Fidel Castro, former president and leader of the Cuban revolution, died on November 25 at age 90.
More than 50,000 donations have been made to Planned Parenthood, a US non-profit group promoting reproductive health, in the name of anti-choice Vice President-elect Mike Pence in a show of creative resistance and organising against the incoming Donald Trump administration.
Mark Rogers, a 66-year-old retiree and grandfather, has been threatened with legal action by the Department of Human Services (DHS) over a “misleading or deceptive” logo using the Medicare colours for his website, savemedicare.org.
Rogers has been campaigning to defend Medicare from the attacks of the Tony Abbott-Malcolm Turnbull Coalition government since 2014.
Monash University plans to remove one-third of its counsellors and replace them with contractor or private practice psychologists.
It says this will improve access to counselling services.
But Monash Student Association spokesperson Kim Stern said: “Students are extremely angry. It’s a known thing at Monash that the services are minimal, to put it nicely.
"It’s very hard at the moment to get a counsellor and it’s a slap in the face that there’s now moves to cut counsellors and limit their role on campus.”
The 2015 Annual Report from Barwon Health revealed a budget deficit of $13 million. Barwon Health is Victoria’s largest regional health service and Geelong’s largest employer, with more than 7000 employees across all its operations.
Barwon Health’s board aims for small surpluses, but the report revealed the 2015–16 operating deficit contributed to a total net deficit of $22 million after depreciation and other capital items were accounted for.
Residents of Yarraville in Melbourne’s inner western suburbs have campaigned for years to ban heavy truck traffic through the suburb.
Despite some victories such as truck curfews at night and during school hours, and the promise of eventual diversion of traffic through a planned bypass, residents now face the prospect of B Double trucks being diverted through the suburb.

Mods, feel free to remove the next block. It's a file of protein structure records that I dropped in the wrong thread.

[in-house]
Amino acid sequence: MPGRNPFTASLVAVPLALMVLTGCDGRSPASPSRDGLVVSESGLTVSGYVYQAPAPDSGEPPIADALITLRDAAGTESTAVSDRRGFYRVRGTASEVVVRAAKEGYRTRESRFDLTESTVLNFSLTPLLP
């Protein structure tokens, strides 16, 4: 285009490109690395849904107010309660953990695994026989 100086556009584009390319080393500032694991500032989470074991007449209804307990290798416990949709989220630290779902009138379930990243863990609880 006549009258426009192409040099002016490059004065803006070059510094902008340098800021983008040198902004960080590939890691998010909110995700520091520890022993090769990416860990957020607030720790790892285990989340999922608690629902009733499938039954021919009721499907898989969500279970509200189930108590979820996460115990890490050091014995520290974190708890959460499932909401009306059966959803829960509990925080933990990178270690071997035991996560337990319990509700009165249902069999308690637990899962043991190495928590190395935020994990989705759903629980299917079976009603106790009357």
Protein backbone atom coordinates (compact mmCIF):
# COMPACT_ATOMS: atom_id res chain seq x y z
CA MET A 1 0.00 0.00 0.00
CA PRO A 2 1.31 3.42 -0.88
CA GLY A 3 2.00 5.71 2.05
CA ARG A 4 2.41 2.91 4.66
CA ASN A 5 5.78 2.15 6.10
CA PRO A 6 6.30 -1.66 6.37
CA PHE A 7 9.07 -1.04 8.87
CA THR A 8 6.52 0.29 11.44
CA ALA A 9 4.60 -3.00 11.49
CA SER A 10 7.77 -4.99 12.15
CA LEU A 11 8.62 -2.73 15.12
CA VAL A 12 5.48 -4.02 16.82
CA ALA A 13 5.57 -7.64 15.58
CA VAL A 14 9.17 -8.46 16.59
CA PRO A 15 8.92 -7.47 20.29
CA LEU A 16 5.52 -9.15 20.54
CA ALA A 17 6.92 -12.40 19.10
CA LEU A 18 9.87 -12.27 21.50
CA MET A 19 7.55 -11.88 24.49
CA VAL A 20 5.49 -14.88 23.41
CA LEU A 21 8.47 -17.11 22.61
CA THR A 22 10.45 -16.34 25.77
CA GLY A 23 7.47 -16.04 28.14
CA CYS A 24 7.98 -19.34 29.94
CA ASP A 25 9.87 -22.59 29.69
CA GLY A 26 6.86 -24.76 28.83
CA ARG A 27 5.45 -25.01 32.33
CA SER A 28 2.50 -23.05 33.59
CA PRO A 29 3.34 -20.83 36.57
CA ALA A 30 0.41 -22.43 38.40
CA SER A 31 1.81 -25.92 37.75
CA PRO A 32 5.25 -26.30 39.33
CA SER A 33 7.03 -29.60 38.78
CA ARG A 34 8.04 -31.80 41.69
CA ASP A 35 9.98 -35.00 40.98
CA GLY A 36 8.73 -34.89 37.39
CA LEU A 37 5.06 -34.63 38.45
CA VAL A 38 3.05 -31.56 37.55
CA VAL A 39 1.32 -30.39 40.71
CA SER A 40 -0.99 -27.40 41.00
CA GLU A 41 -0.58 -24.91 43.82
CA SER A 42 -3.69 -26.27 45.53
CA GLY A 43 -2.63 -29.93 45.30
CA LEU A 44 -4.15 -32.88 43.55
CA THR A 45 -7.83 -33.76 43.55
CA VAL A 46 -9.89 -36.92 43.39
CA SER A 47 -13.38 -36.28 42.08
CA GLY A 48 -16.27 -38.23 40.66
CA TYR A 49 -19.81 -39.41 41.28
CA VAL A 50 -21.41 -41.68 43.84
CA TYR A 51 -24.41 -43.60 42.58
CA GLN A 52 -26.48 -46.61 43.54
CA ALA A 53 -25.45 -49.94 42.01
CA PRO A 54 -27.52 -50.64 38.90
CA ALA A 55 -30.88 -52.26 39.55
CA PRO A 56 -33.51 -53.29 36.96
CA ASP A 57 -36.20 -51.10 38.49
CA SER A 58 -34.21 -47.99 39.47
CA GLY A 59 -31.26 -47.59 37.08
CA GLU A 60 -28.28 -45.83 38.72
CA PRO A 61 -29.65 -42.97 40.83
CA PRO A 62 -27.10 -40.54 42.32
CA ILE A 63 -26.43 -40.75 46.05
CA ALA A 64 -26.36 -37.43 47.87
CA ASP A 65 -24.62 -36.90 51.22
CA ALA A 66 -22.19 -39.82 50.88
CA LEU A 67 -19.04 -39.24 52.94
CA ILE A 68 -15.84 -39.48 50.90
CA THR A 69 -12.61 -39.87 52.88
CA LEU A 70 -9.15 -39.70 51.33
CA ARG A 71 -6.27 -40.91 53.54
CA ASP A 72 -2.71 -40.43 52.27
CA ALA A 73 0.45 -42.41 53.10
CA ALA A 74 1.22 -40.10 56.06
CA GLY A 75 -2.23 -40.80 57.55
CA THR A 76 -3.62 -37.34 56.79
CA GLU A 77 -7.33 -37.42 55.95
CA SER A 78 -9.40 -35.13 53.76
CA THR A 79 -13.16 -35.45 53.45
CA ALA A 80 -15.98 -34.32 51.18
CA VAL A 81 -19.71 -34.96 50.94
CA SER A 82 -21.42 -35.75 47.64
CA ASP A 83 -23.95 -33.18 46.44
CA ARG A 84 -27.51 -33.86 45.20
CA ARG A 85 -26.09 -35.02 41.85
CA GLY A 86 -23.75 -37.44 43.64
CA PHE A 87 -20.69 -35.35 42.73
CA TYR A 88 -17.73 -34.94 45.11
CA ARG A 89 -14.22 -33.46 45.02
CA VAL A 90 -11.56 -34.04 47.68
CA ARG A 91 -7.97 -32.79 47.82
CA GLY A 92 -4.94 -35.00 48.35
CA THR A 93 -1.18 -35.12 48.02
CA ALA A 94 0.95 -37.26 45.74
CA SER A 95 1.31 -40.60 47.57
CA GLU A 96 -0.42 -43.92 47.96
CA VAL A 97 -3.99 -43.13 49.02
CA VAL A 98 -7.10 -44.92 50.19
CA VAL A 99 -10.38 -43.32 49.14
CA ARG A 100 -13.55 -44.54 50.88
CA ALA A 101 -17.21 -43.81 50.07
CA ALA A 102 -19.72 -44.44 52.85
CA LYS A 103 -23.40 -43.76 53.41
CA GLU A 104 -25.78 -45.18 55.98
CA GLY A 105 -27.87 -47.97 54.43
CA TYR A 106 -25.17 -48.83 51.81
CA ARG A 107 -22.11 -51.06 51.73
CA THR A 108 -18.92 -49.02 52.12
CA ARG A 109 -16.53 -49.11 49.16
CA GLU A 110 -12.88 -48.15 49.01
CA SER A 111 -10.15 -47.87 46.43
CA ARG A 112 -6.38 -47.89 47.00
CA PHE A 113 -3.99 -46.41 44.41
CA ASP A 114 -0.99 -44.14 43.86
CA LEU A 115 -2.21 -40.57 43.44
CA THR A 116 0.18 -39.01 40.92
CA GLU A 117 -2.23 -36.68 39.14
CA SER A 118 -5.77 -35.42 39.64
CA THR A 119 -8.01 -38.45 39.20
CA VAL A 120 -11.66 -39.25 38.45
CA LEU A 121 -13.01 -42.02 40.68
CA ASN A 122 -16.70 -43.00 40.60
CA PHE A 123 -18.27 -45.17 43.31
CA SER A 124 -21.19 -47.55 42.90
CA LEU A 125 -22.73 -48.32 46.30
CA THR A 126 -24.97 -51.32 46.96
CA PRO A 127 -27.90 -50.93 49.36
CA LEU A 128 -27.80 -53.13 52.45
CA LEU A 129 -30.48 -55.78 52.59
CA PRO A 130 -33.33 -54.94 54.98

Venezuela is again grabbing headlines in the media, amid allegations of lack of democracy and exaggerated accounts of nonetheless very real economic problems.
Much commentary puts the problems facing the country down to the alleged “failed populism” of Venezuela’s pro-poor Bolivarian Revolution. Last month, the New York Times even compared Donald Trump to Venezuela’s late socialist president Hugo Chavez in an article titled “What Hugo Chavez can teach us about Donald Trump”.
Campaigning for Sue Bolton brought the issue of elder care into stark relief for Susan Price.
Out door-knocking for Sue Bolton in Moreland during the local council elections, we came across a dilapidated block of flats in an otherwise gentrified part of Brunswick.
One of the last doors in the block was answered by an elderly man still in his pyjamas, breathless and clearly in distress. All he could manage to say was, “Can you please call someone?” I took one look at him and said, “Are you ill? Would you like us to call an ambulance?” He nodded.
Doctors and health professionals, with community support, have won a significant victory against the government’s agenda of suppression, fear and secrecy. Health professionals have been made exempt from the secrecy and disclosure provisions of the Border Force Act.
Sixty million people are on the run worldwide, most from countries in the global South. The Office of the United Nations High Commissioner for Refugees (UNHCR) says one third of the refugees originate from Africa.
Wars, human rights violations, political instability, discrimination, poverty and the consequences of climate change and natural disasters are often named as causes for flight. But there is also ecocide — the destruction of livelihoods through the ruthless exploitation of raw materials and the subsidy politics of industrialised countries in the West.